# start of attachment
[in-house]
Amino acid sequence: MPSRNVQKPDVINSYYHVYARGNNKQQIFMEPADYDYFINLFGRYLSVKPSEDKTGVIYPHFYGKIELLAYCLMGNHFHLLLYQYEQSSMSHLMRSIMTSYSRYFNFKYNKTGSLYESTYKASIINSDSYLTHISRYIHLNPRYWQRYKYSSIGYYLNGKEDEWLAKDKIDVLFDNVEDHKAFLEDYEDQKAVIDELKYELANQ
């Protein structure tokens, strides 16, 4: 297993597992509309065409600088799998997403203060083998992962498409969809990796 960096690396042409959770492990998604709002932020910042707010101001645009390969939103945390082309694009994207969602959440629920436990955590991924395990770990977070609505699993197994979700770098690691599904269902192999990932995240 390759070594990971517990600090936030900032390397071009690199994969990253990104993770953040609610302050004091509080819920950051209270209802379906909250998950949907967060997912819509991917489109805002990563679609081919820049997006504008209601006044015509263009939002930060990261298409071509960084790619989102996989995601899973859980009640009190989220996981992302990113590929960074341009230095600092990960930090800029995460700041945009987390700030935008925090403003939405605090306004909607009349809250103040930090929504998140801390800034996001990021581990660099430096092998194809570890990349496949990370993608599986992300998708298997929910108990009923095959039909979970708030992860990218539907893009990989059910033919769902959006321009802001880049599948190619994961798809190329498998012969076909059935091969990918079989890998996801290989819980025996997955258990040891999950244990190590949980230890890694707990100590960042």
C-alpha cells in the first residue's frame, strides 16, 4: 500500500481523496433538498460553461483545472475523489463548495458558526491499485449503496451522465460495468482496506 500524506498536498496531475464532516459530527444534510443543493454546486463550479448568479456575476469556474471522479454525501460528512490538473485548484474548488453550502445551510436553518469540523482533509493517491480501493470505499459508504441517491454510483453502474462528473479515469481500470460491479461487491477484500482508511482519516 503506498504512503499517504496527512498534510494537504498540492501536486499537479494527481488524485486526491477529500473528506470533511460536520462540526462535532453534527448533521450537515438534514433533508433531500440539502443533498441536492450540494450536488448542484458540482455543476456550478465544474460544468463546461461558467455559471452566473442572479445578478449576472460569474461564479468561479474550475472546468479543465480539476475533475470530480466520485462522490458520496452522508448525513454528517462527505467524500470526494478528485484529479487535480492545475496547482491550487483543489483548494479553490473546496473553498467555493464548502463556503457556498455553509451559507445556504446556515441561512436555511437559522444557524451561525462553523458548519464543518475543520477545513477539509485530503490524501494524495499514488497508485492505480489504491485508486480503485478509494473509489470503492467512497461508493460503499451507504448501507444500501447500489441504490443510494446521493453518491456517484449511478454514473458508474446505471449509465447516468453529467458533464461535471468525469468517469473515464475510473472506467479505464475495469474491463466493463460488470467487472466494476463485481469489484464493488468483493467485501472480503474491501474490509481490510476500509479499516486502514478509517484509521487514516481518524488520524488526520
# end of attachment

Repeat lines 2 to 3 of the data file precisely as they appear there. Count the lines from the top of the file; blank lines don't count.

Amino acid sequence: MPSRNVQKPDVINSYYHVYARGNNKQQIFMEPADYDYFINLFGRYLSVKPSEDKTGVIYPHFYGKIELLAYCLMGNHFHLLLYQYEQSSMSHLMRSIMTSYSRYFNFKYNKTGSLYESTYKASIINSDSYLTHISRYIHLNPRYWQRYKYSSIGYYLNGKEDEWLAKDKIDVLFDNVEDHKAFLEDYEDQKAVIDELKYELANQ
């Protein structure tokens, strides 16, 4: 297993597992509309065409600088799998997403203060083998992962498409969809990796 960096690396042409959770492990998604709002932020910042707010101001645009390969939103945390082309694009994207969602959440629920436990955590991924395990770990977070609505699993197994979700770098690691599904269902192999990932995240 390759070594990971517990600090936030900032390397071009690199994969990253990104993770953040609610302050004091509080819920950051209270209802379906909250998950949907967060997912819509991917489109805002990563679609081919820049997006504008209601006044015509263009939002930060990261298409071509960084790619989102996989995601899973859980009640009190989220996981992302990113590929960074341009230095600092990960930090800029995460700041945009987390700030935008925090403003939405605090306004909607009349809250103040930090929504998140801390800034996001990021581990660099430096092998194809570890990349496949990370993608599986992300998708298997929910108990009923095959039909979970708030992860990218539907893009990989059910033919769902959006321009802001880049599948190619994961798809190329498998012969076909059935091969990918079989890998996801290989819980025996997955258990040891999950244990190590949980230890890694707990100590960042």